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Jews Gather To Pray And Protest Immigration Crackdown At New York ICE Building

Hundreds of people holding purple placards with messages including “This is what ‘Never Again’ looks like,” gathered outside the federal Immigration and Customs Enforcement building in lower Manhattan Thursday evening to protest President Donald Trump’s “zero-tolerance” immigration policy.

The protest — organized by T’ruah and co-sponsored by groups including J Street NYC and Bend the Arc Jewish Action — comes one day after Trump buckled to pressure and signed an executive order reversing his administration’s actions to separate immigrant families. Hundreds of advocates flooded LaGuardia Airport hours after the announcement in an effort to greet migrant children being sent to New York.

A shofar sounded, and the crowd settled down until Rabbi Mia Simring took the microphone. “How do you feel?” she asked. “Angry!” people shouted back. “We are angry, we are sad, we are confused. Is this the country our families came to for freedom?”

The groups are calling on Attorney General Jeff Sessions to end his “zero-tolerance” policy, “immediately” reunite all separated families and allow immigrants a “fair chance” at seeking asylum.

Brad Lander, a city council member representing northwest Brooklyn, was among the impassioned speakers, emphasizing how Jewish values fit in with the rallying cries.

“We are commanded to show up,” he said. “Our history requires that we show up. When we say never again, we meant never again.”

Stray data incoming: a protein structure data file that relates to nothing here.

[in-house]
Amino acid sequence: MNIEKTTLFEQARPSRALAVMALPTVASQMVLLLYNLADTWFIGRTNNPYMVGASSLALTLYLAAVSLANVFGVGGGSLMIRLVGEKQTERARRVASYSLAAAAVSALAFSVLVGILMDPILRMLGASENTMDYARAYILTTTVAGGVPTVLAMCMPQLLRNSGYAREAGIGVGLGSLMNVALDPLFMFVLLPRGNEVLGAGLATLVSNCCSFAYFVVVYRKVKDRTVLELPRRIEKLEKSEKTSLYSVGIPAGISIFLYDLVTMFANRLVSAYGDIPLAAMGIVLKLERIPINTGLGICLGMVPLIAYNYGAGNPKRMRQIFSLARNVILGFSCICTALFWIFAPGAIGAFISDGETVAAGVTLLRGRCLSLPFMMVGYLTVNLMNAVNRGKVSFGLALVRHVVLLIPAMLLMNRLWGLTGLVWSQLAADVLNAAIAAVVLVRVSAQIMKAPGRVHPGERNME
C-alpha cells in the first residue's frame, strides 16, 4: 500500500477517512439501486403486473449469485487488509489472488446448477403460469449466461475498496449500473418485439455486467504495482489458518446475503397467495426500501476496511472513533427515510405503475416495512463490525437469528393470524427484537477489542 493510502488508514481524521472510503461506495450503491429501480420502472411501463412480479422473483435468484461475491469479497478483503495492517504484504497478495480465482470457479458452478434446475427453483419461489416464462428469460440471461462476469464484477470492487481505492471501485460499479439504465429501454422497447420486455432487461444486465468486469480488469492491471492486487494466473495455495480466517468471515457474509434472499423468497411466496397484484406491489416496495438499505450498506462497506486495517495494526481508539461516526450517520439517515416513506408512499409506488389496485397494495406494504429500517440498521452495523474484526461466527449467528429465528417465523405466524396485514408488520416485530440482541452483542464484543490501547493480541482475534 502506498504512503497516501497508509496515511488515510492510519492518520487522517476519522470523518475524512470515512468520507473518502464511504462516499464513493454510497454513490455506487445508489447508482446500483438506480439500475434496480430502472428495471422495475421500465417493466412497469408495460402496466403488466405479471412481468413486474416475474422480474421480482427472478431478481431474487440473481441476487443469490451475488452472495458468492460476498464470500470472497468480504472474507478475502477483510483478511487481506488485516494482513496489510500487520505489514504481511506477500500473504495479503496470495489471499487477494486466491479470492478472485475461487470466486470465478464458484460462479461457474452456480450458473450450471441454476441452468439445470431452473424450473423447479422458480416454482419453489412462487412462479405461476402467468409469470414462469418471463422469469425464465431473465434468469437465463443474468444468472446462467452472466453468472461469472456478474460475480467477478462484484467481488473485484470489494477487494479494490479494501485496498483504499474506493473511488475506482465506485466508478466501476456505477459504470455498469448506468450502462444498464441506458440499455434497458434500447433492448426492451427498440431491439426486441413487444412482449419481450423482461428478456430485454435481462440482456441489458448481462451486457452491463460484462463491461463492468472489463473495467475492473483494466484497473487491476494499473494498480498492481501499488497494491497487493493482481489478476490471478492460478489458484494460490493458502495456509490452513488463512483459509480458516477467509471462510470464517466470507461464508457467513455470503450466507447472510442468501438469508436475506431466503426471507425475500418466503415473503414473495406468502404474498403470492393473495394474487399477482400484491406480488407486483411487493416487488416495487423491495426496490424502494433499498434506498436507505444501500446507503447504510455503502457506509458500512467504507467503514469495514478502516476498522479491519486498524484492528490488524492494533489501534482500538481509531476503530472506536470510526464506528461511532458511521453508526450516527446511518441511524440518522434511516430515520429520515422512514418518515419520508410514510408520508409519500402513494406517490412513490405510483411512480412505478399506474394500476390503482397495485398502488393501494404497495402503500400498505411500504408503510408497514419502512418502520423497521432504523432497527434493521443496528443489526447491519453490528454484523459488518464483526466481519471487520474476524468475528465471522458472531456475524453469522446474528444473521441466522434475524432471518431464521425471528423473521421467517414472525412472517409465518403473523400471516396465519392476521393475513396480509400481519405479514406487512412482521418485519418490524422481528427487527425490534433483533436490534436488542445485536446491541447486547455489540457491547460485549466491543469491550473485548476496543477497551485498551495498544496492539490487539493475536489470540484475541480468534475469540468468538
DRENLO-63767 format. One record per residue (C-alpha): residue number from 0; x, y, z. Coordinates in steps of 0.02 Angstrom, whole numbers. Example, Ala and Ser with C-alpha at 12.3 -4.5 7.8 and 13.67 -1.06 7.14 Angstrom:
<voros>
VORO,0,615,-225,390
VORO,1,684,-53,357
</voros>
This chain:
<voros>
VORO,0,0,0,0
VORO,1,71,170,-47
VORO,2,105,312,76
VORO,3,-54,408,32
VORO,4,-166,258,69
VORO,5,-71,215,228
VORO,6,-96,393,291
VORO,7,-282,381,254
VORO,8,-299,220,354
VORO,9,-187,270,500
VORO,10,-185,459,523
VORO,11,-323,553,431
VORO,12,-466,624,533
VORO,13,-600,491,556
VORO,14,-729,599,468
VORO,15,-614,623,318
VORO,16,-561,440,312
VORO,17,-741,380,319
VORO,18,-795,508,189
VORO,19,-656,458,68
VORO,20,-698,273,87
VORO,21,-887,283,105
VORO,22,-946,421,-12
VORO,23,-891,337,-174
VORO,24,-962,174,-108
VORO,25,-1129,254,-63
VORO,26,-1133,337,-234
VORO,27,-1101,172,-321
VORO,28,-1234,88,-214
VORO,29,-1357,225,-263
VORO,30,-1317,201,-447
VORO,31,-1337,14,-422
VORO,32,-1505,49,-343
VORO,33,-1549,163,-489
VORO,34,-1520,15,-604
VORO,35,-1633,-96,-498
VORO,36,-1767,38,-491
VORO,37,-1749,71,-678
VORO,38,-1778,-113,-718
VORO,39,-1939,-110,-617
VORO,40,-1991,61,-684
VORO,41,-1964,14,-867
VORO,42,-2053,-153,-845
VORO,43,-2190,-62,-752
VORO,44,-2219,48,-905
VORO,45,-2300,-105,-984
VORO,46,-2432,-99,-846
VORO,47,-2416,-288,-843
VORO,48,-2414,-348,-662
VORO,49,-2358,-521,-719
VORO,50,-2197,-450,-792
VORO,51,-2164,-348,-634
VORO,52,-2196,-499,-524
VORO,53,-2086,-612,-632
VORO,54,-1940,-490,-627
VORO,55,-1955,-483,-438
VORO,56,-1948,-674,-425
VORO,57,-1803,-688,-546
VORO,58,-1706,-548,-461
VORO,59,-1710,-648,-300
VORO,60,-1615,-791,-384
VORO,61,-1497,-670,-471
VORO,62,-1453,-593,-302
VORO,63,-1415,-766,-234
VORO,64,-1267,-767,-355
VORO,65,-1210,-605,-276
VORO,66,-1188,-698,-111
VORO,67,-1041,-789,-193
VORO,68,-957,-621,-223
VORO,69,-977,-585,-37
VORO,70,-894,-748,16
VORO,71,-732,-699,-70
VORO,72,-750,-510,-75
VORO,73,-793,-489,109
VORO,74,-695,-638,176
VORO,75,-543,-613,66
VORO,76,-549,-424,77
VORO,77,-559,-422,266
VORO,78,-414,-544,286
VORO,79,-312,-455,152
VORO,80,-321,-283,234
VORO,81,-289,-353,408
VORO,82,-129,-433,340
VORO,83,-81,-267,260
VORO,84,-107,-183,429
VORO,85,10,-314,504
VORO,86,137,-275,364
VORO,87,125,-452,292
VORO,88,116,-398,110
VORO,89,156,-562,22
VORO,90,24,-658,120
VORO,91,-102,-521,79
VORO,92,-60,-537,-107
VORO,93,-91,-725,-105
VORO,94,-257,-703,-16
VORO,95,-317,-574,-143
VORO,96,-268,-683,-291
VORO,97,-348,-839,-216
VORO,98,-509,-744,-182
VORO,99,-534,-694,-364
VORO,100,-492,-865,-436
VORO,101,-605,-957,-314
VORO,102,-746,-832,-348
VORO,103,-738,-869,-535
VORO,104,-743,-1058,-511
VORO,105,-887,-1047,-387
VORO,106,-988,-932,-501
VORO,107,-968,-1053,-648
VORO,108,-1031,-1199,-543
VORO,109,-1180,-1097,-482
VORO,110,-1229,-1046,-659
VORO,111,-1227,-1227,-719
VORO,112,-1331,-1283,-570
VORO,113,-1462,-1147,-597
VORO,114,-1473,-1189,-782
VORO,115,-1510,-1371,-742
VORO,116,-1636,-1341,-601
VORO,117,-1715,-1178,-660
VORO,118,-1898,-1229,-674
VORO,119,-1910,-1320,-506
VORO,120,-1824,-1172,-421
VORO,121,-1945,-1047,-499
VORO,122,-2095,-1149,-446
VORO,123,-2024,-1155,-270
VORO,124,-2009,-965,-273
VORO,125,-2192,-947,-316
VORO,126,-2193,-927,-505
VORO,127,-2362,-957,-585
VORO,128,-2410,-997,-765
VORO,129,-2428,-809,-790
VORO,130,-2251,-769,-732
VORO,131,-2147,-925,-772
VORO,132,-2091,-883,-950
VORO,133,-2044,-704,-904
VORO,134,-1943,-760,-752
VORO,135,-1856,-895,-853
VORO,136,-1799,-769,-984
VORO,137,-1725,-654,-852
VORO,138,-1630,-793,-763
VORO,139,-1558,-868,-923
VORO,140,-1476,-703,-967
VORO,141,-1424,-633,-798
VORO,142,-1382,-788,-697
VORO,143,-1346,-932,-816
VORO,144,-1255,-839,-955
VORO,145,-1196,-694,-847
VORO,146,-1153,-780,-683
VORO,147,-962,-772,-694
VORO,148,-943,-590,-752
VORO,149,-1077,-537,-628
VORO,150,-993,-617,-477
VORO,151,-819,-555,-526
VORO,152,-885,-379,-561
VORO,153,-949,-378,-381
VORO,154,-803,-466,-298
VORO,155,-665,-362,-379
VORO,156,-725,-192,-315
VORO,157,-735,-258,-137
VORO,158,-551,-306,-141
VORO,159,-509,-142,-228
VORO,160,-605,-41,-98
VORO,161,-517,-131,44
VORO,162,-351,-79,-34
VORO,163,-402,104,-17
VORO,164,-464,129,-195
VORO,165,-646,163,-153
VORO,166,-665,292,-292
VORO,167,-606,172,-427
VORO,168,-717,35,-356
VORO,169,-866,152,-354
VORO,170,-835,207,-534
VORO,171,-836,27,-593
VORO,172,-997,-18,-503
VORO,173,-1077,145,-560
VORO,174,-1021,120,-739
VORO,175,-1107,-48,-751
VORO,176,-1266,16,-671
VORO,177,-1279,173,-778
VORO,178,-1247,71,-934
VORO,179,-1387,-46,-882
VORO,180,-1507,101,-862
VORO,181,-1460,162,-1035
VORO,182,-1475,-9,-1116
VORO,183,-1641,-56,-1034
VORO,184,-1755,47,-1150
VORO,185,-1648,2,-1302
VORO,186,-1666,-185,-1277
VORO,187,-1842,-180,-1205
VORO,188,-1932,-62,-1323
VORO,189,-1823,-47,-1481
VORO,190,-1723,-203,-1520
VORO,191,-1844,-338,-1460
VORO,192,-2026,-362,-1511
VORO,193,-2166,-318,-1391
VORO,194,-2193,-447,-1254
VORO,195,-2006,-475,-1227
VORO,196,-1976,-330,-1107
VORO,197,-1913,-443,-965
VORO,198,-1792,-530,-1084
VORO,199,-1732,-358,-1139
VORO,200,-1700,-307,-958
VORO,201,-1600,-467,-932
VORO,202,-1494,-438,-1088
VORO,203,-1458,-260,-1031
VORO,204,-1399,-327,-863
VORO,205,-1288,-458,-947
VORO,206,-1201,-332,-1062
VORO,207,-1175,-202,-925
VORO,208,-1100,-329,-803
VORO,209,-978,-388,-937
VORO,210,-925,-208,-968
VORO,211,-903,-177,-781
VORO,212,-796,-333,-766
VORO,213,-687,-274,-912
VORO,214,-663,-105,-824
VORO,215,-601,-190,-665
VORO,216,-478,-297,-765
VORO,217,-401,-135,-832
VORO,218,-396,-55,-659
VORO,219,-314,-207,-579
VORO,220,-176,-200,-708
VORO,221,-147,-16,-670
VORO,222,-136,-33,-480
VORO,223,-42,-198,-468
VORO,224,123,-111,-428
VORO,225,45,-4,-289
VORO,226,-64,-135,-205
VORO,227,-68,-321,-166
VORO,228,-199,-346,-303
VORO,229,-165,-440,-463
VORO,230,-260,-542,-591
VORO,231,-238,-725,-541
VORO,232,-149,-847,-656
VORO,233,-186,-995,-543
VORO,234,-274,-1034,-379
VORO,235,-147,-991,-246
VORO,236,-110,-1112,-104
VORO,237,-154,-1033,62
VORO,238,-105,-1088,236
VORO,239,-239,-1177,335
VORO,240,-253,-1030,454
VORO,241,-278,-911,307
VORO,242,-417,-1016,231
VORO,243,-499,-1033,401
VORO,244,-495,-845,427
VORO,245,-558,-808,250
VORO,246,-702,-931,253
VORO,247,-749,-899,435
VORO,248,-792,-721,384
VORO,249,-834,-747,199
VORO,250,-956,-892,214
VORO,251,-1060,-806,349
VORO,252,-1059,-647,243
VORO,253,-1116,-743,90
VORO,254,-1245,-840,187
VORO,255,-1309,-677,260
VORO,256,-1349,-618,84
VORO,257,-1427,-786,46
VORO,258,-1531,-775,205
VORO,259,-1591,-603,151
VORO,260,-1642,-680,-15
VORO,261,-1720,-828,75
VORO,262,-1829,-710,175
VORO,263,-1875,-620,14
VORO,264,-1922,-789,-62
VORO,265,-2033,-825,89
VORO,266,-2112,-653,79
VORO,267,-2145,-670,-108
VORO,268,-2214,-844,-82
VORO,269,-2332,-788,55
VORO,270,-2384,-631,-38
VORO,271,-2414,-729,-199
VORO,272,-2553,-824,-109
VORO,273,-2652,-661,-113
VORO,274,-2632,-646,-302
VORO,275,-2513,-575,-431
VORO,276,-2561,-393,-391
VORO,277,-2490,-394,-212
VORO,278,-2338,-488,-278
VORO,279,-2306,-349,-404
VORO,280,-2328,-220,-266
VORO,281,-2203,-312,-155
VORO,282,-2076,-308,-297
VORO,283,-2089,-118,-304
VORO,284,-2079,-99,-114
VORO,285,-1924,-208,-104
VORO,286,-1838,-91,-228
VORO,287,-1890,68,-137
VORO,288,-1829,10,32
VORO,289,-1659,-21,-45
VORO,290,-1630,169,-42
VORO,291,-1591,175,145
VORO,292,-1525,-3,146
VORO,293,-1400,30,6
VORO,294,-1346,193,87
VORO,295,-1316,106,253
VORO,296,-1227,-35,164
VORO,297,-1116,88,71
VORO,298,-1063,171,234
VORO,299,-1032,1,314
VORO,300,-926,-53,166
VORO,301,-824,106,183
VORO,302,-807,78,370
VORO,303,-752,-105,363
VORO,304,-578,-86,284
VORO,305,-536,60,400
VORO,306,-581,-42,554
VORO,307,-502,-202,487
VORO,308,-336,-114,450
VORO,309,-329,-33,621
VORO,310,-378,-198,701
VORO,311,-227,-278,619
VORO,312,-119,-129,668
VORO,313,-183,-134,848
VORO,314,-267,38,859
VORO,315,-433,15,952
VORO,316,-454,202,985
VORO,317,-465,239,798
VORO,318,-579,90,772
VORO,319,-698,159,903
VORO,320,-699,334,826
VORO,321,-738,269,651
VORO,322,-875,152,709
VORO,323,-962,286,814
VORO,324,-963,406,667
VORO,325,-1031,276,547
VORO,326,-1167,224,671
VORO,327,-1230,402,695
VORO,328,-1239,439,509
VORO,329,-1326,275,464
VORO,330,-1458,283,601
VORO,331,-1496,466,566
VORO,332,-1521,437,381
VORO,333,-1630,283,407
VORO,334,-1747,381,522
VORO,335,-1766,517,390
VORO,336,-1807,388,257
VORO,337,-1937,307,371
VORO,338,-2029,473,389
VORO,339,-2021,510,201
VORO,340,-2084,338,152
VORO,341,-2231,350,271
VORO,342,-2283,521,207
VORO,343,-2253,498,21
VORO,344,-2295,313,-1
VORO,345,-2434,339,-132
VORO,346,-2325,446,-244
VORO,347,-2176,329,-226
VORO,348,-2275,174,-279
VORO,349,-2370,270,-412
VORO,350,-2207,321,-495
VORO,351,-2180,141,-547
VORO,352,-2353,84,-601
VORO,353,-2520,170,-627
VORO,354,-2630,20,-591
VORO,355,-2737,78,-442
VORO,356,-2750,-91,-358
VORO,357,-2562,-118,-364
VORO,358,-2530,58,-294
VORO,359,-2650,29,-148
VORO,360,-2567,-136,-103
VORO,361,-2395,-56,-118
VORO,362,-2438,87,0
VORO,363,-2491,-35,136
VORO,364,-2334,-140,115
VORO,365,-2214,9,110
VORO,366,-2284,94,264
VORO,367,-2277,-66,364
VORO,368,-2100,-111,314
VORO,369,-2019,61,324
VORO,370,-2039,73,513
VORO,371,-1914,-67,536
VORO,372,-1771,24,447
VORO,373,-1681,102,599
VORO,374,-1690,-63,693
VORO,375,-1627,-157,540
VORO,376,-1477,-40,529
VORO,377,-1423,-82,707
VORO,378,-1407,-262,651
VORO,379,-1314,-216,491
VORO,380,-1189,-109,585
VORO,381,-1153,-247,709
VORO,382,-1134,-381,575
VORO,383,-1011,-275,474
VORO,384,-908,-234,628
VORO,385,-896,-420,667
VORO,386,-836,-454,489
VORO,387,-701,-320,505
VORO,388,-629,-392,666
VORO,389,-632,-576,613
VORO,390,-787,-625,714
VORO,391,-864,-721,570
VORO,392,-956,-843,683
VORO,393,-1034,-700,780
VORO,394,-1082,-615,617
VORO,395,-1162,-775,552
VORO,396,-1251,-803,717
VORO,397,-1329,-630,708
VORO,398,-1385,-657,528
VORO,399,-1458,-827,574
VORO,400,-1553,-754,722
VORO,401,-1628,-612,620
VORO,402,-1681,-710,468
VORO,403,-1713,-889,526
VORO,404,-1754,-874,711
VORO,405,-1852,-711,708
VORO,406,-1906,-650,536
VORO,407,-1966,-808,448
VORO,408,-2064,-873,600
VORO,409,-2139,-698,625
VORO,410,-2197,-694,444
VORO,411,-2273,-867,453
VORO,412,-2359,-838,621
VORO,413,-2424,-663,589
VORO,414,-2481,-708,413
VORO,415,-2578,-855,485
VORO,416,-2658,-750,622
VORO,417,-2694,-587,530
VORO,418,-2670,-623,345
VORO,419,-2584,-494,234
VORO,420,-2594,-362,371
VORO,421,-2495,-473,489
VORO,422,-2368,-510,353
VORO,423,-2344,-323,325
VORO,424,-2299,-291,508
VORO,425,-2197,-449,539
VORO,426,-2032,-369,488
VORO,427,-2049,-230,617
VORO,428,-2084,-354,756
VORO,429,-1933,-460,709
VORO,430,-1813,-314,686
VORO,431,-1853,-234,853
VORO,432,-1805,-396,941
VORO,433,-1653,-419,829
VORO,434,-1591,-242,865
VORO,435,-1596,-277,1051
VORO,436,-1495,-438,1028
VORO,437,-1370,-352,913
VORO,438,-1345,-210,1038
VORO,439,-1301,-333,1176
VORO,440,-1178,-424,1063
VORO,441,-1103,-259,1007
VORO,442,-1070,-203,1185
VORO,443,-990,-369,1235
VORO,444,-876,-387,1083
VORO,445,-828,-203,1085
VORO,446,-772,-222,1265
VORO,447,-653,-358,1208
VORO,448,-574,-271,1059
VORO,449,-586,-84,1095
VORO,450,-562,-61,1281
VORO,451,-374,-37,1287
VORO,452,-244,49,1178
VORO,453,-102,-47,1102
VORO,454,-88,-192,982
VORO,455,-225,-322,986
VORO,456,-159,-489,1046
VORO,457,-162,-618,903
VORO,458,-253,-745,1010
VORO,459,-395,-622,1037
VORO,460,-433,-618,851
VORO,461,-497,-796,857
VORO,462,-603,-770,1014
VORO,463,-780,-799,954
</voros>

Playwright and screenwriter Tony Kushner also came to show his support.

Toward the end of the rally, Nancy Wiener put down her sign, reading “Resisting tyrants since Pharaoh,” to share a prayer in Spanish.

A small group of counter-protesters hovered at the rally’s fringes, holding up signs such as “Thank you ICE” and “Deport Every Illegal.”

More than 2,000 children were believed to still be separated from their families, some of whom had been housed in Harlem.

Activists rushed to LaGuardia Airport the night of June 20 after seeing social media posts that some migrant children were being escorted by ICE officers into the city.

Trump returned to his tough talk in immigration enforcement on June 21, hours before GOP House members postponed a vote on a pair of bills to address the issue, both of which face stiff opposition. The more moderate proposal offers billions in spending for a border wall, cuts to legal immigration and a pathway to citizenship for DACA recipients.

The president said “Democrat-backed loopholes” have allowed nearly 200,000 “unaccompanied alien minors” to enter the country since 2014.

“They’re the worst immigration laws in the history of the world,” Trump told officials during a June 21 cabinet meeting. “The whole world is laughing at the United States — and they have been for years.”

Image by Ben Fractenberg

Democratic leaders continued to blame Trump for separating immigrant families and said he should do more to reunite families and not wait for a bill to fix the issue.

“Legislation in Congress remains unlikely, and far more difficult to achieve than the simple, corrective actions that the president can take immediately and administratively. Let us not forget, immigration has been the graveyard of legislation for years in this Congress,” Democratic Minority Leader Chuck Schumer said on the Senate floor on June 21.

“So Congress getting it done is not going to solve the problem, unfortunately, because immigration is such a contentious and divisive issue. The president has to do it himself, and let us hope he does.”

Contact Ben Fractenberg at [email protected] or on Twitter, @fractenberg

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